Esperanza Spalding’s first Telluride appearance was 2007 for Winter Jazz. Those of us who knew Telluride Jazz Festival’s long-time impresario Paul Machado knew the man has an eye for the ladies. His special gift was to catch rising stars before they reached their zenith: violinist Regina Carter; guitarist Badi Assad; chanteuses Diana Kral; Jane Monheit; and Lizz Wright to name a few of Machado’s picks early in their careers.
The story of Esperanza Spalding is a rags-to-riches-tale, an American dream come true, because a smart single mom recognized she had a gifted daughter who thought – and played – out of the box. Years later, the jazz bassist/singer has clearly earned the respect of her peers. And one of her major fans happens to be President Obama.
In 2011, Spalding took the Grammys by storm, winning Best Artist, trumping popsters Justin Bieber and Drake, plus bands Mumford & Sons (Telluride Bluegrass Festival, 2010) and Florence & The Machine.
The name “Esperanza” means “hope” in Spanish, but the lady is way beyond hope. By the ripe old age of 26, the beautiful – she’s a mix of Welch, native American and African American – petite bassist/vocalist with the towering Afro had arrived.
On bass, Esperanza Spalding’s tone is rich and beautiful. Once outside the beat, she manages to stretch and suspend it, while still contributing to the evolution of the melody and harmony of her band when she is not going solo. Performing a solo, one critic described her as “a master of velocity.” When Esperanza’s singing is wordless, the sound is reminiscent of Flora Purim singing on Chick Correa’s records.
Spalding told me years ago during our first interview: “I don’t have the most sophisticated voice, but I do have good intonation and singing feels very natural: What comes out, comes out. It takes energy to compose and playing bass is physically demanding. For me, singing is like writing a letter to a close friend or loved one. You don’t have to correct your spelling and grammar. What’s important is the care and feeling you express.”
That was back in the day when the brashness of youth was burnished with an emerging genius.
Recently the now internationally renowned Esperanza Spalding guest-curated a show now on display at the Cooper-Hewitt Museum, housed in the former Carnegie family mansion. (On view though January 7, 2018)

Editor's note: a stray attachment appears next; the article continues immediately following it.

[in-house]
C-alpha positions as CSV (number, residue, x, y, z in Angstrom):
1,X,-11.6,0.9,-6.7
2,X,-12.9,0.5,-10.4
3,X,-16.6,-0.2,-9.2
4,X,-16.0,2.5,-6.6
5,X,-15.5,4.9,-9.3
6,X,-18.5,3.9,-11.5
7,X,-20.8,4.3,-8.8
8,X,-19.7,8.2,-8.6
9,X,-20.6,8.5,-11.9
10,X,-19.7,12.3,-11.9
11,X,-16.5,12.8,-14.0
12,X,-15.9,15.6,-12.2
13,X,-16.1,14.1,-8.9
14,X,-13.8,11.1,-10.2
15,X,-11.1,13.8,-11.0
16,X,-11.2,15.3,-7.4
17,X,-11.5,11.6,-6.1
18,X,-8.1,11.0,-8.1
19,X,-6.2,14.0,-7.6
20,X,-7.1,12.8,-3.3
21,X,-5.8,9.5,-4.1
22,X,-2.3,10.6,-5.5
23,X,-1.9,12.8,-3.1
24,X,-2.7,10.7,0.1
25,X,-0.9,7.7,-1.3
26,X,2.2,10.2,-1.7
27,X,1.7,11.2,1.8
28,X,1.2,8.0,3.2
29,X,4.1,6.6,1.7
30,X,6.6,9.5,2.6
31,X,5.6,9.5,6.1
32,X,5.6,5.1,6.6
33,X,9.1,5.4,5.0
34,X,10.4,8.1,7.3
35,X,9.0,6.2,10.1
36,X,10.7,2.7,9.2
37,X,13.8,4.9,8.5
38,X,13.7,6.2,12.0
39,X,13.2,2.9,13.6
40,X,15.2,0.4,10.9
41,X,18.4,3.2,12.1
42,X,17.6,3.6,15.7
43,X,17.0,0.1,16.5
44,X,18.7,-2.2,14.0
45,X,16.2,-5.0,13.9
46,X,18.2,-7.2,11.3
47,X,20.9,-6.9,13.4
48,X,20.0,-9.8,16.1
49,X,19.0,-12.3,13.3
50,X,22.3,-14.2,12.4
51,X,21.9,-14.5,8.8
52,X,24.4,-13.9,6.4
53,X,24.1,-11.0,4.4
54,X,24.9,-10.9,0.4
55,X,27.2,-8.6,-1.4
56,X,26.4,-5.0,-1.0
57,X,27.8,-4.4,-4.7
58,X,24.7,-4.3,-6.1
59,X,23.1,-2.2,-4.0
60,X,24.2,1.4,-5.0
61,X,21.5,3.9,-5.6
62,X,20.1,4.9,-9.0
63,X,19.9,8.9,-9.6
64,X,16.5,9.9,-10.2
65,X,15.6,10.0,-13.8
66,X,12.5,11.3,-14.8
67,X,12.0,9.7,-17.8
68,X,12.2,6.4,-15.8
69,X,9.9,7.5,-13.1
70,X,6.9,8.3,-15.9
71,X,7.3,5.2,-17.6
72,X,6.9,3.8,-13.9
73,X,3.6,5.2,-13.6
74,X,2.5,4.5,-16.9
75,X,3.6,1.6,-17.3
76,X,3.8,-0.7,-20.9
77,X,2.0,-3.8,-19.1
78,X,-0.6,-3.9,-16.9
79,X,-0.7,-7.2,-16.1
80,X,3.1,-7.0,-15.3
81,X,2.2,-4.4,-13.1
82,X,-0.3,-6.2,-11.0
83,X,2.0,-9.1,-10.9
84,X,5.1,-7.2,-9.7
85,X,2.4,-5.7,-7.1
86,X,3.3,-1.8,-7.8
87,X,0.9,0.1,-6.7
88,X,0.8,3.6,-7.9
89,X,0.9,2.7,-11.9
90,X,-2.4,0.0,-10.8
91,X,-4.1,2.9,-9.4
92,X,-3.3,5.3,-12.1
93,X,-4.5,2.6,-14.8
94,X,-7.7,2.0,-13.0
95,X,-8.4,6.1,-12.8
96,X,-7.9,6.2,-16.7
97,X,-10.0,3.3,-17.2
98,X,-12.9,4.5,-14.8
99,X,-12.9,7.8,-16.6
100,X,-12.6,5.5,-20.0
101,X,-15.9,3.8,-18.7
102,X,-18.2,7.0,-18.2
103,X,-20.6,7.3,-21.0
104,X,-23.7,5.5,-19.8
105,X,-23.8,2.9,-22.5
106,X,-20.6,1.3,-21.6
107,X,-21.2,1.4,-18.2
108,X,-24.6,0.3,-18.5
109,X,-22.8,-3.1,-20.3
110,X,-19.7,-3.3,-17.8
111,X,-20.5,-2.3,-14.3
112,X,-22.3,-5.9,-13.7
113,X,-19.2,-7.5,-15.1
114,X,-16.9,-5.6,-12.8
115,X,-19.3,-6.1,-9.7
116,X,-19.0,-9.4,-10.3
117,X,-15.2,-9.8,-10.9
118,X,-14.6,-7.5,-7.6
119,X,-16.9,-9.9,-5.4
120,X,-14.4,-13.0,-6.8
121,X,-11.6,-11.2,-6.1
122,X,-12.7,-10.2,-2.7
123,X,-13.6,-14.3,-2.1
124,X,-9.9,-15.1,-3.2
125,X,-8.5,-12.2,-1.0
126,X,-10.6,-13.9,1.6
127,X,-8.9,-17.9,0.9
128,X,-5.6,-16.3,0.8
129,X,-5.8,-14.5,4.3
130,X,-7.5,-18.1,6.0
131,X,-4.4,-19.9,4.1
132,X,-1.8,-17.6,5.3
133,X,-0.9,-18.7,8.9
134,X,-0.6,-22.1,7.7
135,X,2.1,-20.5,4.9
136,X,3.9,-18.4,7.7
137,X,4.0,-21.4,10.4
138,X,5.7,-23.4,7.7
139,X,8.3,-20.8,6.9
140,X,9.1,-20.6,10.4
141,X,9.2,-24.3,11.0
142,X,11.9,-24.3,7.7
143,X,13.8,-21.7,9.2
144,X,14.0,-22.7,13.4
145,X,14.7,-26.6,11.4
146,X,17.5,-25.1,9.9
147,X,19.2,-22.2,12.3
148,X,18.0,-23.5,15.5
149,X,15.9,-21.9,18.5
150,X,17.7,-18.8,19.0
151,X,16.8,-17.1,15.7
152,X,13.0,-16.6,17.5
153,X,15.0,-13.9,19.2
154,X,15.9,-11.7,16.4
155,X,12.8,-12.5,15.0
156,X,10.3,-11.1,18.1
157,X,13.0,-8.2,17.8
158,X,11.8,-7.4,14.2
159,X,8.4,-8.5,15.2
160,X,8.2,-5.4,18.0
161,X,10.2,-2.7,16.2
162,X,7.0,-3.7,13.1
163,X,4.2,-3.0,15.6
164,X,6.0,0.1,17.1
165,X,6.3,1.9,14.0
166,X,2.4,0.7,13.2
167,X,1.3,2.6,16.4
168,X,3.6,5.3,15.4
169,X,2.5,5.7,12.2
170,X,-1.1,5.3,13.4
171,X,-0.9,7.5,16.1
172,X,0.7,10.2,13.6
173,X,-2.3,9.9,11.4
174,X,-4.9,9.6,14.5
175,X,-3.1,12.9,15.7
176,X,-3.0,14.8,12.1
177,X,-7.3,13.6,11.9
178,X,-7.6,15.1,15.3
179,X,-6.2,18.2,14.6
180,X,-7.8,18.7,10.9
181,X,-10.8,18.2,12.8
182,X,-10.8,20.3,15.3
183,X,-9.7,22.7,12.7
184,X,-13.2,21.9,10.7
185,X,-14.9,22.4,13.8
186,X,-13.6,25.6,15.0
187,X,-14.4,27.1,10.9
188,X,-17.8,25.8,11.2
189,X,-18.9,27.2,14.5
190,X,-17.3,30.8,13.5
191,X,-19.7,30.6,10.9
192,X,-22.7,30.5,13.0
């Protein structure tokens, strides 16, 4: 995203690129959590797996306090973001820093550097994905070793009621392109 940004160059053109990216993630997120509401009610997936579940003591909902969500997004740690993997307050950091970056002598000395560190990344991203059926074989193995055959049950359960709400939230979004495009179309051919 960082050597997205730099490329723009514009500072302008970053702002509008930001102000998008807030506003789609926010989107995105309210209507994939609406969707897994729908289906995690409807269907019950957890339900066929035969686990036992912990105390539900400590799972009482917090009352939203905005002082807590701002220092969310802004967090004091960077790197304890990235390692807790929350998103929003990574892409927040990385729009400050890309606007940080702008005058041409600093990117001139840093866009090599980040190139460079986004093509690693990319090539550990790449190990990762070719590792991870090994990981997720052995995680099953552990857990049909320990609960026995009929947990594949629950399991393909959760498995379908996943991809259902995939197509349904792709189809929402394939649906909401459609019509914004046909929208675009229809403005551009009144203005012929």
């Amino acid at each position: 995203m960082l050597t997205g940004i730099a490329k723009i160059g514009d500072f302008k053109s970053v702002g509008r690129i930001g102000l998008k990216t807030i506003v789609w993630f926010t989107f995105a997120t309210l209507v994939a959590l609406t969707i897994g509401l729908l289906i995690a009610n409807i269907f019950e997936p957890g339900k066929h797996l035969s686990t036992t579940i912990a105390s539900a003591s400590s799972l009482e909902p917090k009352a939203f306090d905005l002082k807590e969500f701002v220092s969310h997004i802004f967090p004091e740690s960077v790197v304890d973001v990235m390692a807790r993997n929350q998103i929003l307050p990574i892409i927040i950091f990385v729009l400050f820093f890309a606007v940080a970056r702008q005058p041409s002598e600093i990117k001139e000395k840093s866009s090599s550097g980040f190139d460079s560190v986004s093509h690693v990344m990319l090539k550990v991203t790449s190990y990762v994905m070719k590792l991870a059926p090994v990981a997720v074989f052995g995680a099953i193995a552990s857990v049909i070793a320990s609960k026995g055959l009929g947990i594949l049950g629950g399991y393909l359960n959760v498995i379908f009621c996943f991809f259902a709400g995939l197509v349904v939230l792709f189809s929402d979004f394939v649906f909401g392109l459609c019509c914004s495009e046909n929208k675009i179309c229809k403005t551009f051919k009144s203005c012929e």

For her presentation, Spalding created thought-provoking juxtapositions among objects to show how material evolves into different forms as new designers adapt them for their own locales and cultural functions, organizing nearly 50 objects—encompassing drawings, prints, textiles, jewelry and product design—into eight groupings around themes related to evolution and transformation.
Spalding also recorded original music for the exhibition with Argentine musician and composer Leonardo Genovese, which plays in the gallery.
The Neue Galerie features the work of one of the best Austrian painters you never heard of: Richard Gerstl, The show is the first museum retrospective in the United States devoted to the work of the Expressionist (1883-1908).
Gerstl was an original whose psychologically intense figure paintings and landscapes constitute a radically unorthodox oeuvre that defied the reigning concepts of style and beauty during his time, embodied by the work Gustav Klimt, key examples of whose work, including Woman in Gold, are housed in the Neue’s collection.
The longstanding secrecy surrounding Gerstl’s dramatic and untimely suicide at the age of 25, and the scandalous love affair that preceded his death, serve to magnify the legend that has grown around this lesser known, but influential member of Vienna’s artistic avant-garde at the turn of the 20th century.